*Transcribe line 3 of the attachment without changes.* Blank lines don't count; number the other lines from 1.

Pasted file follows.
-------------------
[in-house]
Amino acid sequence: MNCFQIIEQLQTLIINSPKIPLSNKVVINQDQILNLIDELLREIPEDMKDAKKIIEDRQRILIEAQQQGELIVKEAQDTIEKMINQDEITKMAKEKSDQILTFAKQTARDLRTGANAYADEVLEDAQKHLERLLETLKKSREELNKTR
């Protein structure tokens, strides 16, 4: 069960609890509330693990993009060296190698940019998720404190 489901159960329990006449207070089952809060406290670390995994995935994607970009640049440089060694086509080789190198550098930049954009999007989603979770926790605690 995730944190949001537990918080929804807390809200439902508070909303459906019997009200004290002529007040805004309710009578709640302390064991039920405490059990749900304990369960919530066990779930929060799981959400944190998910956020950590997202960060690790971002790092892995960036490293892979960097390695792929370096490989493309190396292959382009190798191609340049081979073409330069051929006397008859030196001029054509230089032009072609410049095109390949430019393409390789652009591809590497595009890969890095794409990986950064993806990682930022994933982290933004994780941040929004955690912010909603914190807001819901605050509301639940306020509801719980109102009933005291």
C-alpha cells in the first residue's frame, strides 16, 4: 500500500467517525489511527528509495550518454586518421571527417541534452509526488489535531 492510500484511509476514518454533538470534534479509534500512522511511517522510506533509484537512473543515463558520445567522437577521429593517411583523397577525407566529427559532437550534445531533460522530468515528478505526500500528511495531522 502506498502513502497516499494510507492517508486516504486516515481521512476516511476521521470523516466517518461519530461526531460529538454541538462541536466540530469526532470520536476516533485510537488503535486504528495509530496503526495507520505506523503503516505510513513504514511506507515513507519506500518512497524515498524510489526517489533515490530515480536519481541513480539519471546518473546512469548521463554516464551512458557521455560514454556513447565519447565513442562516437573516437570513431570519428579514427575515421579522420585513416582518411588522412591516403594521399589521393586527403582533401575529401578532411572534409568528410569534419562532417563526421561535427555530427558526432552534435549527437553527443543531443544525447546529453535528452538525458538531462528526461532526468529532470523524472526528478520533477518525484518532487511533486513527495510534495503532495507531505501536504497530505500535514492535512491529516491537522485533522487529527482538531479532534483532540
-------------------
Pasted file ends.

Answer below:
């Protein structure tokens, strides 16, 4: 069960609890509330693990993009060296190698940019998720404190 489901159960329990006449207070089952809060406290670390995994995935994607970009640049440089060694086509080789190198550098930049954009999007989603979770926790605690 995730944190949001537990918080929804807390809200439902508070909303459906019997009200004290002529007040805004309710009578709640302390064991039920405490059990749900304990369960919530066990779930929060799981959400944190998910956020950590997202960060690790971002790092892995960036490293892979960097390695792929370096490989493309190396292959382009190798191609340049081979073409330069051929006397008859030196001029054509230089032009072609410049095109390949430019393409390789652009591809590497595009890969890095794409990986950064993806990682930022994933982290933004994780941040929004955690912010909603914190807001819901605050509301639940306020509801719980109102009933005291």